The Farmer Still Comes to Town

Historical Essay

by Jesse Drew

The original Farmer's Market is still alive and well in San Francisco. In 1944, the market relocated from Market and Duboce to city-owned land on Alemany and San Bruno. In 1945, after many attempts by large retailers to eliminate the Market, the voters of San Francisco voted 7-1 to set up a permanent farmers market owned and operated by the city. To this day, on a typical Saturday morning, over one hundred farmers voyage to the market to sell their home-grown produce to thousands of San Franciscans. The Farmers Market inspects county agricultural records to ensure that the sellers are actual farmers and are not simply re-selling produce bought elsewhere. This arrangement gives city people access to cheap, fresh produce and allows farmers to cut out the middleman. It also allows the farmers to sell produce that is rejected by the wholesalers as "irregular" or misshapen. Thus, food that would have gone to waste can be purchased by consumers at cheap prices.

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Photo: Chris Carlsson

A newer market was founded in the mid-eighties to serve the inner-city neighborhood of the Tenderloin. The Heart of the City Farmers Market was set up with the help of the American Friends Service Committee to provide cheap and fresh produce to an area generally lacking large produce markets (but no shortage of alcohol). The market sells vegetables, fruits, fish and other items to a largely South East Asian population. The Heart of the City market is especially beneficial for the many elderly people who live in the Tenderloin, and for people who rely on public transportation, as the city-owned market is somewhat difficult to get to.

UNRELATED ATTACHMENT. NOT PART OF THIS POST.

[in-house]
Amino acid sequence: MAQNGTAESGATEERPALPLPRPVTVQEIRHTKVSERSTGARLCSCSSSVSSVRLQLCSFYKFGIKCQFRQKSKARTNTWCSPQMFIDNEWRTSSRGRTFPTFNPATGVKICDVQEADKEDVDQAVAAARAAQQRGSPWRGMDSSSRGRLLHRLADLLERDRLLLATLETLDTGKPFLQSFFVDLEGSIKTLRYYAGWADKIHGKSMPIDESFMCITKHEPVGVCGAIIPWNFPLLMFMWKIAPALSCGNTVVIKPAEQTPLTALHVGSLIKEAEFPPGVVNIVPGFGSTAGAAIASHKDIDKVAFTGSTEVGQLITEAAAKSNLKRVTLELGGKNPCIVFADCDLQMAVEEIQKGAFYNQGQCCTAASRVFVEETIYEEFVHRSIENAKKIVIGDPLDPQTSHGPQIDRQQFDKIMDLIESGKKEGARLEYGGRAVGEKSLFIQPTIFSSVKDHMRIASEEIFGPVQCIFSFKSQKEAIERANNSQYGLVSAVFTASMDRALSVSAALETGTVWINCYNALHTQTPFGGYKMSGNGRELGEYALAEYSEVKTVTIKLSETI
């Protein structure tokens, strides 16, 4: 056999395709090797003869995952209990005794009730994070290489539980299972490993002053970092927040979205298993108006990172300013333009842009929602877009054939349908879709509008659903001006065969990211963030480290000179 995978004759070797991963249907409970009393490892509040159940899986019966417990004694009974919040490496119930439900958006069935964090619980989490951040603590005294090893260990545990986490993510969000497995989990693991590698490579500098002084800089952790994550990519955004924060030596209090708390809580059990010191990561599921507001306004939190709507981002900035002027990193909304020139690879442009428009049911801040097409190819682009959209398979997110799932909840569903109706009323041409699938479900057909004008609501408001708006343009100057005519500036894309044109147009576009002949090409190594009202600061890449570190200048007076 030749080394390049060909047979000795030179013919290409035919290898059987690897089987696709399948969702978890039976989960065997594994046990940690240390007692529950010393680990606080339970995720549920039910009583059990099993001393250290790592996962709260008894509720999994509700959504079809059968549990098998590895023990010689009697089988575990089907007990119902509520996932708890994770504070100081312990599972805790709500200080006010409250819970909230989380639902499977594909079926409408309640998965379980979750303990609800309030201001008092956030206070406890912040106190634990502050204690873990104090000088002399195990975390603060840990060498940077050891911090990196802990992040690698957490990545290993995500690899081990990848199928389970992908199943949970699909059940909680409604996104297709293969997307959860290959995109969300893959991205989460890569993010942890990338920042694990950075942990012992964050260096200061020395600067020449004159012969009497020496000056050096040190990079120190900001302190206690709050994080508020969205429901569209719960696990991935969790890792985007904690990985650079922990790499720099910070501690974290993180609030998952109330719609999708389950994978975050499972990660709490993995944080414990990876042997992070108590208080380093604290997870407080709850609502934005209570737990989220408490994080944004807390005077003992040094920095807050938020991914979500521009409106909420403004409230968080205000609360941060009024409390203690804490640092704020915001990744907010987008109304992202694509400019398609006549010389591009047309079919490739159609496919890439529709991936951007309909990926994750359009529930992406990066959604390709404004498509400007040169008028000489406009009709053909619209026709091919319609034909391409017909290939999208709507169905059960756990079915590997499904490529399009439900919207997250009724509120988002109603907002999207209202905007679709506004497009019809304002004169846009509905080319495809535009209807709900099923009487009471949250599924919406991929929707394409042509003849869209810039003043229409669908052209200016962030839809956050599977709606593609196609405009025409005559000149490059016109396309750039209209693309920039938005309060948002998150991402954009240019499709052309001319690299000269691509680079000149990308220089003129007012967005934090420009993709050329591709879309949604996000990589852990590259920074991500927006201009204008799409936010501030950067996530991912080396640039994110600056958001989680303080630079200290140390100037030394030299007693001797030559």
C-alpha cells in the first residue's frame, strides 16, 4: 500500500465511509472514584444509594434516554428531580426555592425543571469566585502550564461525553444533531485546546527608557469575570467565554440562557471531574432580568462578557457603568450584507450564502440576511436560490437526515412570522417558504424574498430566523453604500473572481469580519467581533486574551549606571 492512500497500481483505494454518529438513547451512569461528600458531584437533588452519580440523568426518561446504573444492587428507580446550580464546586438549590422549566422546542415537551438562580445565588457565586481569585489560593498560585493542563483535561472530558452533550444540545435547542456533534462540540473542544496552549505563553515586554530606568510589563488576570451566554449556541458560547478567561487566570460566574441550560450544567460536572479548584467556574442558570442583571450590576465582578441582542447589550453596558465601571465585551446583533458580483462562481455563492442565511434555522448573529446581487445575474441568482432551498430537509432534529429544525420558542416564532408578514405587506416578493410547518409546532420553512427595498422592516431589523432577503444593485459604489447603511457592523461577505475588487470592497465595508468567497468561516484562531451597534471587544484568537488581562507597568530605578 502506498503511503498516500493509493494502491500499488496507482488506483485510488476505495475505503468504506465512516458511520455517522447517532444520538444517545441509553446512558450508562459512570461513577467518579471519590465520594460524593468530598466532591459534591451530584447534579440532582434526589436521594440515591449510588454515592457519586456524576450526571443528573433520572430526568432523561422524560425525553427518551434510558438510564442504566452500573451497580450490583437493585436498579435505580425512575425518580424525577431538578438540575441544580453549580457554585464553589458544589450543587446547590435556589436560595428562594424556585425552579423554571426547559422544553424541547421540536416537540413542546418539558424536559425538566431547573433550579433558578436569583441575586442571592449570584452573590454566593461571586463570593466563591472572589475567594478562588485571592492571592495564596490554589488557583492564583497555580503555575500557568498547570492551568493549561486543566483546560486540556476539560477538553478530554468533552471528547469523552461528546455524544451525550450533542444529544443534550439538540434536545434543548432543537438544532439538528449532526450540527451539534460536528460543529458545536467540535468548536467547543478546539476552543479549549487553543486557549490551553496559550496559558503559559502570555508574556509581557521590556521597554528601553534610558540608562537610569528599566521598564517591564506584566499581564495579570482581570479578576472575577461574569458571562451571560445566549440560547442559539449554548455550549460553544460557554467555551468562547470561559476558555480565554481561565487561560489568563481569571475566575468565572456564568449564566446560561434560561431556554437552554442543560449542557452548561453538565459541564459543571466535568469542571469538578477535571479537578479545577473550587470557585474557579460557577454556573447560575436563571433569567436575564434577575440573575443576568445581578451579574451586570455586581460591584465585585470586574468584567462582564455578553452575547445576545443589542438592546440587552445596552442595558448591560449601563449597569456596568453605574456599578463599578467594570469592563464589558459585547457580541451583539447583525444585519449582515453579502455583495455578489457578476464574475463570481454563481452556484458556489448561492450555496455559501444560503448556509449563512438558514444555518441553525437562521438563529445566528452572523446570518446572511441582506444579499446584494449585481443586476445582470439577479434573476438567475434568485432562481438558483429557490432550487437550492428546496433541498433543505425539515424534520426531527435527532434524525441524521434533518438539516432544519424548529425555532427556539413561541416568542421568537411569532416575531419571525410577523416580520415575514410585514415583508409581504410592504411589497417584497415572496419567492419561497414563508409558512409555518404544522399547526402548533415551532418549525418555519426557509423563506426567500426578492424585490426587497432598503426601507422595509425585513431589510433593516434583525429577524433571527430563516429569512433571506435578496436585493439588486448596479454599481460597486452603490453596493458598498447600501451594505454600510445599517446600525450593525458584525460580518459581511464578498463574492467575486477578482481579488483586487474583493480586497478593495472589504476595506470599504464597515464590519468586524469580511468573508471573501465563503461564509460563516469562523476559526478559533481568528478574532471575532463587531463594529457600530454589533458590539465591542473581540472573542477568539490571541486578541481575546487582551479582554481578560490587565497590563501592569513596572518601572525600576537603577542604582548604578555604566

Heart of the City Farmers' Market, Wednesdays and Sundays at U.N. Plaza in Civic Center

Photo: Chris Carlsson


Heart of the City Farmers' Market at U.N. Plaza, 1999

Both of these markets are constantly battling against the relentless encroachment of San Francisco's powerful real estate interests. The San Francisco Farmers Market, once located on the side of a barren and out-of-the-way hillside, now finds itself ringed by newly built condominiums. The Heart of the City Farmers Market is increasingly out of favor with downtown interests who feel that working-class Tenderloin residents crowding around fish and produce vendors is not consistent with their vision of gentrification.

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Ferry Building Farmers' Market, August 2008

Photo: Chris Carlsson

On the other hand, there is another Farmers Market in San Francisco that does have the blessing of downtown. At the Embarcadero Ferry Plaza there is a newer Farmer's Market run by the San Francisco Public Market Collaborative, a private organization mostly consisting of real estate, architectural, and restaurant interests. Their market is geared towards upscale patrons who find such small open markets to be charming accompaniments to nearby expensive hotels and restaurants. Their goal is to use the market as a "model" for a permanent, high-quality, "discriminating" market, one that would add to the ambiance of the area, and of course boost real-estate values as well.

--Jesse Drew

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Ferry Building Farmers' Market, August 2008

Photo: Chris Carlsson

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